monotherapy from 40 to 80 mg. Homozygous Sitosterolaemia (Phytosterolaemia)
In a double-blind, placebo-controlled, 8-week trial, 37 patients with homozygous sitosterolaemia were
randomised to receive Ezetrol 10 mg (n=30) or placebo (n=7). Some patients were receiving other
treatments (e.g., statins, resins). Ezetrol significantly lowered the two major plant sterols, sitosterol and
campesterol, by 21 % and 24 % from baseline, respectively. The effects of decreasing sitosterol on
morbidity and mortality in this population are not known.
After oral administration, ezetimibe is rapidly absorbed and extensively conjugated to a
pharmacologically active phenolic glucuronide (ezetimibe-glucuronide). Mean maximum plasma
concentrations (Cmax) occur within 1 to 2 hours for ezetimibe-glucuronide and 4 to 12 hours for
ezetimibe. The absolute bioavailability of ezetimibe cannot be determined as the compound is virtually
insoluble in aqueous media suitable for injection.
Concomitant food administration (high fat or non-fat meals) had no effect on the oral bioavailability of
ezetimibe when administered as Ezetrol 10-mg tablets. Ezetrol can be administered with or without food. Distribution:
Ezetimibe and ezetimibe-glucuronide are bound 99.7% and 88 to 92% to human plasma
proteins, respectively. Biotransformation:
Ezetimibe is metabolised primarily in the small intestine and liver via glucuronide
conjugation (a phase II reaction) with subsequent biliary excretion. Minimal oxidative metabolism (a
phase I reaction) has been observed in all species evaluated. Ezetimibe and ezetimibe-glucuronide are
the major drug-derived compounds detected in plasma, constituting approximately 10 to 20 % and 80 to
90 % of the total drug in plasma, respectively. Both ezetimibe and ezetimibe-glucuronide are slowly
eliminated from plasma with evidence of significant enterohepatic recycling. The half-life for ezetimibe
and ezetimibe-glucuronide is approximately 22 hours. Elimination:
Following oral administration of 14C-ezetimibe (20 mg) to human subjects, total ezetimibe
accounted for approximately 93 % of the total radioactivity in plasma. Approximately 78 % and 11 % of
the administered radioactivity were recovered in the faeces and urine, respectively, over a 10-day
collection period. After 48 hours, there were no detectable levels of radioactivity in the plasma. Special Populations:
The absorption and metabolism of ezetimibe are similar between children and adolescents (10 to 18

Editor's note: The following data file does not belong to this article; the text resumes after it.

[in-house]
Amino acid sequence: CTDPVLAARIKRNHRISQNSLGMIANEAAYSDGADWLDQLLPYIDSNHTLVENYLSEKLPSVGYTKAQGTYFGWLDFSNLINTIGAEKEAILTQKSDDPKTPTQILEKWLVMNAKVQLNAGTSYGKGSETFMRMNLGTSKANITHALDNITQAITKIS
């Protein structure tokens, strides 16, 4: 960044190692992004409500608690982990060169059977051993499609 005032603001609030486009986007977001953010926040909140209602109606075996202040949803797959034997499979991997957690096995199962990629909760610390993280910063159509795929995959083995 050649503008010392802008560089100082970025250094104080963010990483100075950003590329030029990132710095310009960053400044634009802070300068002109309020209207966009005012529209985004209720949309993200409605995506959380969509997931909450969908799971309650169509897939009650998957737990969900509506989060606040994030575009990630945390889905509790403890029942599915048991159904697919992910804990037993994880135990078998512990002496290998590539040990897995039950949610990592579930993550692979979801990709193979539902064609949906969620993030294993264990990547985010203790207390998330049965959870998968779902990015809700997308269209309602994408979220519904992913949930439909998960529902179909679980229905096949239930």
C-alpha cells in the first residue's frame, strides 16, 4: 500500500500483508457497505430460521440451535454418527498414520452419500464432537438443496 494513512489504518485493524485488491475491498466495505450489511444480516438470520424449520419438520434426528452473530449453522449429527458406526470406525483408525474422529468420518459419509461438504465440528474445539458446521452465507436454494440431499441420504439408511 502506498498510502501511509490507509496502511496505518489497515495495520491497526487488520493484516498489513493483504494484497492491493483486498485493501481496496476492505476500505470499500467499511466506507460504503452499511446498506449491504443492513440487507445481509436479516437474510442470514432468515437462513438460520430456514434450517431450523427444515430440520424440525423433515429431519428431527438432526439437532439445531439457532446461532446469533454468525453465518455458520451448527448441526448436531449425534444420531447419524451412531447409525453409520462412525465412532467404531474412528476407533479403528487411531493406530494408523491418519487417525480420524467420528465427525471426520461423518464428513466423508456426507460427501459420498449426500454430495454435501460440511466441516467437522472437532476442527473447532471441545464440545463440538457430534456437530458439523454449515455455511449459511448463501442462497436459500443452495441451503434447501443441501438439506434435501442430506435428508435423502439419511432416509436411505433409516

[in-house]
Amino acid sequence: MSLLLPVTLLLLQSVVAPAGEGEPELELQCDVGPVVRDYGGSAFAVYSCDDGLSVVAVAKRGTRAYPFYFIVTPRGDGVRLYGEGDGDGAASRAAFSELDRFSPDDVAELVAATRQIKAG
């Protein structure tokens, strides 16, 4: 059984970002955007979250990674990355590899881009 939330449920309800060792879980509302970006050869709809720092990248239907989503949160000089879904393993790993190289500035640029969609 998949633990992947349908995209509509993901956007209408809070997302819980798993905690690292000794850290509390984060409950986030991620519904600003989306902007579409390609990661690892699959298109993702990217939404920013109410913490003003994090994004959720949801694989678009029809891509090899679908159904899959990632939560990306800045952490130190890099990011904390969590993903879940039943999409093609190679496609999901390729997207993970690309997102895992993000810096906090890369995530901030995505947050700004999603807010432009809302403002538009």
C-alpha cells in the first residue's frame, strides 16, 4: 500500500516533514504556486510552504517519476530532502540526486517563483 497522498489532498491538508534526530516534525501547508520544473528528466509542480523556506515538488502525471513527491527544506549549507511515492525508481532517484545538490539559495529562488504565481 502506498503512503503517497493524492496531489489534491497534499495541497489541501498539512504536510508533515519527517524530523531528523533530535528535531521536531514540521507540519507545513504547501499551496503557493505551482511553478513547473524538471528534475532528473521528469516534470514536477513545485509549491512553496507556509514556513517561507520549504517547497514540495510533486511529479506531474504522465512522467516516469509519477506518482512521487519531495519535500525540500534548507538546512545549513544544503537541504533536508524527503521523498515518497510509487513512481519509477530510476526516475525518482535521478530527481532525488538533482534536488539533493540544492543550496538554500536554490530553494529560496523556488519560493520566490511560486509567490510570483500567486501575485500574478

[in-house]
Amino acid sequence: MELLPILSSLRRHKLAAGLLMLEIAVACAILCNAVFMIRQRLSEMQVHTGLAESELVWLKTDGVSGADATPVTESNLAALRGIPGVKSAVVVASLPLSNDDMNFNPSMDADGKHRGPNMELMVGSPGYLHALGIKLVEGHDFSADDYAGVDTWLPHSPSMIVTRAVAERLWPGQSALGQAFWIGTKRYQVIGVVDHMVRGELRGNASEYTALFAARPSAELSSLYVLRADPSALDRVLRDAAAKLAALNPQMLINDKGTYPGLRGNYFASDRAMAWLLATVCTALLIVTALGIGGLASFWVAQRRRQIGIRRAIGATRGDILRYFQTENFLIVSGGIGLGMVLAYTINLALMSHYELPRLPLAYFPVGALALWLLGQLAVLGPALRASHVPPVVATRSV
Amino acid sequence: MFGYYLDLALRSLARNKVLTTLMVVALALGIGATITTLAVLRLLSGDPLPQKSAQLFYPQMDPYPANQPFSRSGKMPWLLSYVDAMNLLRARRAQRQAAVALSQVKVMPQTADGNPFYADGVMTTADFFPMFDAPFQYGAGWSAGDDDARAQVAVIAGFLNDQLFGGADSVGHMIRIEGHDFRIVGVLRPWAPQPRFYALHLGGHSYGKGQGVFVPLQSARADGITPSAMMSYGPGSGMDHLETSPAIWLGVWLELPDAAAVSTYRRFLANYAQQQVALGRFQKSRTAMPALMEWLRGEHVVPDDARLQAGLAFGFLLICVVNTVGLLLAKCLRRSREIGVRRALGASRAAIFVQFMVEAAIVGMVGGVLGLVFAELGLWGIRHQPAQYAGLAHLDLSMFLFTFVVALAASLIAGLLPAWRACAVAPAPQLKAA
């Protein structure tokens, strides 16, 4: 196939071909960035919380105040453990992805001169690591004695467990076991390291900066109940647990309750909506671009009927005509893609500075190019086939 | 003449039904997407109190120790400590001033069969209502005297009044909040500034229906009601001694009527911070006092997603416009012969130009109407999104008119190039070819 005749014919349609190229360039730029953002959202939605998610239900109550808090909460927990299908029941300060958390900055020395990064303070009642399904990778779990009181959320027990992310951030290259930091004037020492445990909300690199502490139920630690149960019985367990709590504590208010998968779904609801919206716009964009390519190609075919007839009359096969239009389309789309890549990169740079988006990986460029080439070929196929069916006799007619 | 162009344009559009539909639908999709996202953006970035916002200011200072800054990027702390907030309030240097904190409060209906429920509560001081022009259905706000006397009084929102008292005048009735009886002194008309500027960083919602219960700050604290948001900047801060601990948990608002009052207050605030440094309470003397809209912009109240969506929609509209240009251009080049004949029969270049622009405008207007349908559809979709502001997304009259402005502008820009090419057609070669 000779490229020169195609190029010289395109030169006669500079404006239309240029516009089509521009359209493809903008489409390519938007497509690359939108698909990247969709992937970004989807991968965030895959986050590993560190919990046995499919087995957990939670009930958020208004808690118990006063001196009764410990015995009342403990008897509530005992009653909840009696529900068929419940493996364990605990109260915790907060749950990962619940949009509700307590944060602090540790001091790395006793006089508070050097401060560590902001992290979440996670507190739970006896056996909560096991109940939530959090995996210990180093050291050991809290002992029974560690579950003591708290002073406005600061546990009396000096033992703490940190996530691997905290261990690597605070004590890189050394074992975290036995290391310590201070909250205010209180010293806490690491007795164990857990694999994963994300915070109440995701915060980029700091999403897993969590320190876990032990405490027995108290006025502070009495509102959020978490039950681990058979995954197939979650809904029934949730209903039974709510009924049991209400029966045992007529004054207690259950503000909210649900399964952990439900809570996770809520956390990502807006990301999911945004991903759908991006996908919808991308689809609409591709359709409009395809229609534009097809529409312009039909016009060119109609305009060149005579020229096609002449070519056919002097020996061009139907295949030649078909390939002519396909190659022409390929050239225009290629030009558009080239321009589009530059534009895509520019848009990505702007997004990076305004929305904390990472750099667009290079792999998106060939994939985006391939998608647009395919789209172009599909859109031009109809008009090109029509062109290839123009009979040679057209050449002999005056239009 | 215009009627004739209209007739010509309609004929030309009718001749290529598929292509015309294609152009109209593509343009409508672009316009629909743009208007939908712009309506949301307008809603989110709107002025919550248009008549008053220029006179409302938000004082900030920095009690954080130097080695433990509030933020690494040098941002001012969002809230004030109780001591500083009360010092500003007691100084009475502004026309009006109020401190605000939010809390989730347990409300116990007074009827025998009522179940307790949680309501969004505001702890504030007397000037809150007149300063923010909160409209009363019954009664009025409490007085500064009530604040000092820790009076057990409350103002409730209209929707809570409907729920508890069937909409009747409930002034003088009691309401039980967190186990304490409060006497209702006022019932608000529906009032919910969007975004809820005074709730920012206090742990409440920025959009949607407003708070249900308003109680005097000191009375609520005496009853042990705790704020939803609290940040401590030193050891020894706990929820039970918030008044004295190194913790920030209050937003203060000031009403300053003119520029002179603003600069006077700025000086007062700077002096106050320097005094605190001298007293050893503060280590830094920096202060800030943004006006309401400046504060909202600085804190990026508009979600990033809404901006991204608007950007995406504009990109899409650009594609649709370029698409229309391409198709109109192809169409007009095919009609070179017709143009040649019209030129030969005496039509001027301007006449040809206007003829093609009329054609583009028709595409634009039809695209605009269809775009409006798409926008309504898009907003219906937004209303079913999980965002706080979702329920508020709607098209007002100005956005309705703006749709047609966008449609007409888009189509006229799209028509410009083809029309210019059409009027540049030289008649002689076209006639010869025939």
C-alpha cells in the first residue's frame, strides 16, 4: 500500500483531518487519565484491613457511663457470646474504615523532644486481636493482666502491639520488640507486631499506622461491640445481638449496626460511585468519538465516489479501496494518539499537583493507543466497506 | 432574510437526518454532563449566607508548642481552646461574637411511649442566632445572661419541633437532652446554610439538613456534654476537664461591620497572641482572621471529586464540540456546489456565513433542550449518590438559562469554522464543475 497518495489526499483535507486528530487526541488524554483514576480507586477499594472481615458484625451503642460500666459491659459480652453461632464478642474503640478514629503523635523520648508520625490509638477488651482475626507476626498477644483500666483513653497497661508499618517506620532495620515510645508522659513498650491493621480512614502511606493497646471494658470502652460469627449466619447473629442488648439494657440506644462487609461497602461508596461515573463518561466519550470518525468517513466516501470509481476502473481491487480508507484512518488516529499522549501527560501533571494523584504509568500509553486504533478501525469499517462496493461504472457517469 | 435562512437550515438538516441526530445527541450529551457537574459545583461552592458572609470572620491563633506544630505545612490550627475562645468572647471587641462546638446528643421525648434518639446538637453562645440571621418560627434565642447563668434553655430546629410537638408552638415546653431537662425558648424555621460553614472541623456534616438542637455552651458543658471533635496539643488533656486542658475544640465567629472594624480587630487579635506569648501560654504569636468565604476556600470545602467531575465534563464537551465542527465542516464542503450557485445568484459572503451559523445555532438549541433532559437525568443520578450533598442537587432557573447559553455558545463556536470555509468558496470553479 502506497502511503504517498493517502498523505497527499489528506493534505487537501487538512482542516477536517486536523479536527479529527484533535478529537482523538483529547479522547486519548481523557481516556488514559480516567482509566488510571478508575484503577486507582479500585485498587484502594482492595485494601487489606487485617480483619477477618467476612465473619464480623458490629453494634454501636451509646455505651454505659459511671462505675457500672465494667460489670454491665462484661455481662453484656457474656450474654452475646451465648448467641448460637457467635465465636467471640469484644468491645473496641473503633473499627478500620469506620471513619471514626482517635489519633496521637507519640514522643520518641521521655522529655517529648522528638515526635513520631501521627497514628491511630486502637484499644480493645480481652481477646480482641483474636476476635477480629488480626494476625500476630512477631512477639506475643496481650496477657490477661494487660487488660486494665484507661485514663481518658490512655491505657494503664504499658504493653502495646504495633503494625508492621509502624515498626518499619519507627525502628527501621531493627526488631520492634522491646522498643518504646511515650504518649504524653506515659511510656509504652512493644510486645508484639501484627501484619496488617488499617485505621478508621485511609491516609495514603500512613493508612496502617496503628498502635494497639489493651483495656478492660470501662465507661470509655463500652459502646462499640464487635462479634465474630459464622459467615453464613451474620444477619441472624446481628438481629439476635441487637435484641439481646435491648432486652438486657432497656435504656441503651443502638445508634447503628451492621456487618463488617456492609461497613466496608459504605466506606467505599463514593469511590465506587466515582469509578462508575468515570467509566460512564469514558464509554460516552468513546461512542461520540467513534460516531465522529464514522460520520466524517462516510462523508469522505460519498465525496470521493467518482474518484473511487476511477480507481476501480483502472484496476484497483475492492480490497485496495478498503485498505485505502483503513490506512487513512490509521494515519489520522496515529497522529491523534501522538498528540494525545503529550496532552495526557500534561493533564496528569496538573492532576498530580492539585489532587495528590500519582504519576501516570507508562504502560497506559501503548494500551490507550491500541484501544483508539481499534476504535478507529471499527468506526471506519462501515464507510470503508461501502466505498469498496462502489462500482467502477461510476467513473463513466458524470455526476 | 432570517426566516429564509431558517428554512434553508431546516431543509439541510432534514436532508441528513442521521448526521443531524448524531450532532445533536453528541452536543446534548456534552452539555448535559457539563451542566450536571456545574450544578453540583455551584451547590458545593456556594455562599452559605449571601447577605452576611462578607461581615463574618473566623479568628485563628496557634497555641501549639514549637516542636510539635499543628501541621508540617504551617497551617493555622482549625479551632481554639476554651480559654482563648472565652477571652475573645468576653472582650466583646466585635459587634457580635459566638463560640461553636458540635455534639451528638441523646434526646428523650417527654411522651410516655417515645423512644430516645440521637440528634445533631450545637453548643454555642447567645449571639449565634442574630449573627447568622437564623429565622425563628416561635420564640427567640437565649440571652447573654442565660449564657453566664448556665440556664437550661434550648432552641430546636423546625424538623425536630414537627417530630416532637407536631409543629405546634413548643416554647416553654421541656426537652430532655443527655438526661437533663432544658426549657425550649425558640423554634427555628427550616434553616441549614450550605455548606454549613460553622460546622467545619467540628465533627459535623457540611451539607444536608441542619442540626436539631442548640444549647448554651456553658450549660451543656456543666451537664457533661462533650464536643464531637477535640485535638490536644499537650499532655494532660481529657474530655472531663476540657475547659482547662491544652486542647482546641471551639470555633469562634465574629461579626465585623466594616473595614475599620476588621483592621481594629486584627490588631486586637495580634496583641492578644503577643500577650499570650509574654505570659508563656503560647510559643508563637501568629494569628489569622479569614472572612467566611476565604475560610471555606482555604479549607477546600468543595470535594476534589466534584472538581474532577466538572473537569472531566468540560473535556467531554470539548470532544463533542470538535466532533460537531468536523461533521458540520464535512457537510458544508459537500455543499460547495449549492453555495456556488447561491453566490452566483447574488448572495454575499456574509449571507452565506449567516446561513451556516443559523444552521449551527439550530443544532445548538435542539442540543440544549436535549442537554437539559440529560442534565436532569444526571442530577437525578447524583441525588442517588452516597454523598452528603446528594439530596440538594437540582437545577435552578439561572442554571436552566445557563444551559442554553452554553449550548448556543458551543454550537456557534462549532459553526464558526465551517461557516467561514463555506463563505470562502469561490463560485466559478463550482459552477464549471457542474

years) and adults. Based on total ezetimibe, there are no pharmacokinetic differences between
adolescents and adults. Pharmacokinetic data in the paediatric population <10 years of age are not
available. Clinical experience in paediatric and adolescent patients (ages 9 to 17) has been limited to
patients with HoFH or sitosterolaemia. Geriatric Patients
Plasma concentrations for total ezetimibe are about 2-fold higher in the elderly (≥ 65 years) than in the
young (18 to 45 years). LDL-C reduction and safety profile are comparable between elderly and young
subjects treated with Ezetrol. Therefore, no dosage adjustment is necessary in the elderly. Hepatic Insufficiency
After a single 10-mg dose of ezetimibe, the mean AUC for total ezetimibe was increased approximately
1.7-fold in patients with mild hepatic insufficiency (Child Pugh score 5 or 6), compared to healthy
subjects. In a 14-day, multiple-dose study (10 mg daily) in patients with moderate hepatic insufficiency
(Child Pugh score 7 to 9), the mean AUC for total ezetimibe was increased approximately 4-fold on Day 1
and Day 14 compared to healthy subjects. No dosage adjustment is necessary for patients with mild
hepatic insufficiency. Due to the unknown effects of the increased exposure to ezetimibe in patients with
moderate or severe (Child Pugh score > 9) hepatic insufficiency, ezetrol is not recommended in these
patients (see section 4.4). Renal Insufficiency
After a single 10-mg dose of ezetimibe in patients with severe renal disease (n=8; mean CrCl
≤ 30 ml/min/1.73 m2), the mean AUC for total ezetimibe was increased approximately 1.5-fold, compared
to healthy subjects (n=9). This result is not considered clinically significant. No dosage adjustment is
necessary for renally impaired patients.